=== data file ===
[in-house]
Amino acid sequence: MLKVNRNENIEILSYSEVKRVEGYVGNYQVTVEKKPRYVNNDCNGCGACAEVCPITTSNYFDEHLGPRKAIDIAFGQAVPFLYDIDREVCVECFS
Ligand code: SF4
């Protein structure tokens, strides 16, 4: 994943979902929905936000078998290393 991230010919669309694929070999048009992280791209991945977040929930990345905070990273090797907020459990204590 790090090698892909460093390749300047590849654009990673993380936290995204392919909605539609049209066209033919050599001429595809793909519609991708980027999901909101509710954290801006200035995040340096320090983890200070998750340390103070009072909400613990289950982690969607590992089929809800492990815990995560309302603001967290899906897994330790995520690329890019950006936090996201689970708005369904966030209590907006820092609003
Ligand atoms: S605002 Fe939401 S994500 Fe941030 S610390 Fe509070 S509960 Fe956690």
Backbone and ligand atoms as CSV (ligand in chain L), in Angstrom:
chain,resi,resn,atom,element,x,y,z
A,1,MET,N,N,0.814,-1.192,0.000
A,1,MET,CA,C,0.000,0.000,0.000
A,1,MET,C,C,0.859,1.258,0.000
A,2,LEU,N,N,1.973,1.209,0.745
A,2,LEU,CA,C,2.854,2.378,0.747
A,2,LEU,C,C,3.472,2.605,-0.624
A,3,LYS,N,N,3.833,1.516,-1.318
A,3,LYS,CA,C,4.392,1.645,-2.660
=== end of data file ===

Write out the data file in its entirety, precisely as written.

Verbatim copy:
[in-house]
Amino acid sequence: MLKVNRNENIEILSYSEVKRVEGYVGNYQVTVEKKPRYVNNDCNGCGACAEVCPITTSNYFDEHLGPRKAIDIAFGQAVPFLYDIDREVCVECFS
Ligand code: SF4
């Protein structure tokens, strides 16, 4: 994943979902929905936000078998290393 991230010919669309694929070999048009992280791209991945977040929930990345905070990273090797907020459990204590 790090090698892909460093390749300047590849654009990673993380936290995204392919909605539609049209066209033919050599001429595809793909519609991708980027999901909101509710954290801006200035995040340096320090983890200070998750340390103070009072909400613990289950982690969607590992089929809800492990815990995560309302603001967290899906897994330790995520690329890019950006936090996201689970708005369904966030209590907006820092609003
Ligand atoms: S605002 Fe939401 S994500 Fe941030 S610390 Fe509070 S509960 Fe956690």
Backbone and ligand atoms as CSV (ligand in chain L), in Angstrom:
chain,resi,resn,atom,element,x,y,z
A,1,MET,N,N,0.814,-1.192,0.000
A,1,MET,CA,C,0.000,0.000,0.000
A,1,MET,C,C,0.859,1.258,0.000
A,2,LEU,N,N,1.973,1.209,0.745
A,2,LEU,CA,C,2.854,2.378,0.747
A,2,LEU,C,C,3.472,2.605,-0.624
A,3,LYS,N,N,3.833,1.516,-1.318
A,3,LYS,CA,C,4.392,1.645,-2.660